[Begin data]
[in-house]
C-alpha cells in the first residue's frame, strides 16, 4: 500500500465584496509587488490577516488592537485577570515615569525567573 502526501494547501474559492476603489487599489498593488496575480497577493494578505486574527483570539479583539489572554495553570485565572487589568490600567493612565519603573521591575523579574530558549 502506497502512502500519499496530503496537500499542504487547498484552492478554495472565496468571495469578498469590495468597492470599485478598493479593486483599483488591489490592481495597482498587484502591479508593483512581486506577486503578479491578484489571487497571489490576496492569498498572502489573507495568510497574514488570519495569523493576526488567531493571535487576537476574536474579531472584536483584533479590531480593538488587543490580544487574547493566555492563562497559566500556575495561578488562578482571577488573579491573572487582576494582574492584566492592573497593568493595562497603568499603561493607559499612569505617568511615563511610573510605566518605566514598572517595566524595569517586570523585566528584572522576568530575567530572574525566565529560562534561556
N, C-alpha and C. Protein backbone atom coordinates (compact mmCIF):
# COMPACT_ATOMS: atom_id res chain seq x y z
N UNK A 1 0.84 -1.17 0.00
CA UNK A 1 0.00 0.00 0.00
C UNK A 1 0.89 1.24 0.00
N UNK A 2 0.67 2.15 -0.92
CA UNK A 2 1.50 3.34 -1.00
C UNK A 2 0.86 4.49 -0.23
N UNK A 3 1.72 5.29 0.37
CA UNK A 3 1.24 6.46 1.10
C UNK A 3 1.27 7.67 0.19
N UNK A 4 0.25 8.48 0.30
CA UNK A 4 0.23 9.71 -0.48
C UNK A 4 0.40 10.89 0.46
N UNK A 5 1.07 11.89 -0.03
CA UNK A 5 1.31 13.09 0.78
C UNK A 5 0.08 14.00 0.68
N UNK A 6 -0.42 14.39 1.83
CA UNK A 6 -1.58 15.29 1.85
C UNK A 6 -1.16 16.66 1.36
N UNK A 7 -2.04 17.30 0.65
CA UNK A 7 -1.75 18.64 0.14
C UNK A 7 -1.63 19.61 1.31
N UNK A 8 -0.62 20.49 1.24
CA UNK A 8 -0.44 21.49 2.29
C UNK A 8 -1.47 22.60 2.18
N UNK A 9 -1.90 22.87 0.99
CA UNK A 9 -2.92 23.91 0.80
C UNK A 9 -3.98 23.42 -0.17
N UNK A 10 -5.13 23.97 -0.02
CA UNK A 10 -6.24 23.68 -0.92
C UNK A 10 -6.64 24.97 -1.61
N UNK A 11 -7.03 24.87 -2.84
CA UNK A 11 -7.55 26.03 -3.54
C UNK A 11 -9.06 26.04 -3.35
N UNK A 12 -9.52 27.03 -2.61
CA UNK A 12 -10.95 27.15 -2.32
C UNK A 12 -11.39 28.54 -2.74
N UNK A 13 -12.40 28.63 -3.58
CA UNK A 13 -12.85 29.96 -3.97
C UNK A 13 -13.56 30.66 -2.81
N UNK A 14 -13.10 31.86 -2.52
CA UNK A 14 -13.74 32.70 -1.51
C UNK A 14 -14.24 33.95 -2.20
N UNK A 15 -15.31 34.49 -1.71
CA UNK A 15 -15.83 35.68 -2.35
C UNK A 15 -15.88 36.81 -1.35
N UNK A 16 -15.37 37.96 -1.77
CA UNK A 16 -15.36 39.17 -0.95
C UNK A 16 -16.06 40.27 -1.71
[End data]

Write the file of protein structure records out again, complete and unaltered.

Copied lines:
[in-house]
C-alpha cells in the first residue's frame, strides 16, 4: 500500500465584496509587488490577516488592537485577570515615569525567573 502526501494547501474559492476603489487599489498593488496575480497577493494578505486574527483570539479583539489572554495553570485565572487589568490600567493612565519603573521591575523579574530558549 502506497502512502500519499496530503496537500499542504487547498484552492478554495472565496468571495469578498469590495468597492470599485478598493479593486483599483488591489490592481495597482498587484502591479508593483512581486506577486503578479491578484489571487497571489490576496492569498498572502489573507495568510497574514488570519495569523493576526488567531493571535487576537476574536474579531472584536483584533479590531480593538488587543490580544487574547493566555492563562497559566500556575495561578488562578482571577488573579491573572487582576494582574492584566492592573497593568493595562497603568499603561493607559499612569505617568511615563511610573510605566518605566514598572517595566524595569517586570523585566528584572522576568530575567530572574525566565529560562534561556
N, C-alpha and C. Protein backbone atom coordinates (compact mmCIF):
# COMPACT_ATOMS: atom_id res chain seq x y z
N UNK A 1 0.84 -1.17 0.00
CA UNK A 1 0.00 0.00 0.00
C UNK A 1 0.89 1.24 0.00
N UNK A 2 0.67 2.15 -0.92
CA UNK A 2 1.50 3.34 -1.00
C UNK A 2 0.86 4.49 -0.23
N UNK A 3 1.72 5.29 0.37
CA UNK A 3 1.24 6.46 1.10
C UNK A 3 1.27 7.67 0.19
N UNK A 4 0.25 8.48 0.30
CA UNK A 4 0.23 9.71 -0.48
C UNK A 4 0.40 10.89 0.46
N UNK A 5 1.07 11.89 -0.03
CA UNK A 5 1.31 13.09 0.78
C UNK A 5 0.08 14.00 0.68
N UNK A 6 -0.42 14.39 1.83
CA UNK A 6 -1.58 15.29 1.85
C UNK A 6 -1.16 16.66 1.36
N UNK A 7 -2.04 17.30 0.65
CA UNK A 7 -1.75 18.64 0.14
C UNK A 7 -1.63 19.61 1.31
N UNK A 8 -0.62 20.49 1.24
CA UNK A 8 -0.44 21.49 2.29
C UNK A 8 -1.47 22.60 2.18
N UNK A 9 -1.90 22.87 0.99
CA UNK A 9 -2.92 23.91 0.80
C UNK A 9 -3.98 23.42 -0.17
N UNK A 10 -5.13 23.97 -0.02
CA UNK A 10 -6.24 23.68 -0.92
C UNK A 10 -6.64 24.97 -1.61
N UNK A 11 -7.03 24.87 -2.84
CA UNK A 11 -7.55 26.03 -3.54
C UNK A 11 -9.06 26.04 -3.35
N UNK A 12 -9.52 27.03 -2.61
CA UNK A 12 -10.95 27.15 -2.32
C UNK A 12 -11.39 28.54 -2.74
N UNK A 13 -12.40 28.63 -3.58
CA UNK A 13 -12.85 29.96 -3.97
C UNK A 13 -13.56 30.66 -2.81
N UNK A 14 -13.10 31.86 -2.52
CA UNK A 14 -13.74 32.70 -1.51
C UNK A 14 -14.24 33.95 -2.20
N UNK A 15 -15.31 34.49 -1.71
CA UNK A 15 -15.83 35.68 -2.35
C UNK A 15 -15.88 36.81 -1.35
N UNK A 16 -15.37 37.96 -1.77
CA UNK A 16 -15.36 39.17 -0.95
C UNK A 16 -16.06 40.27 -1.71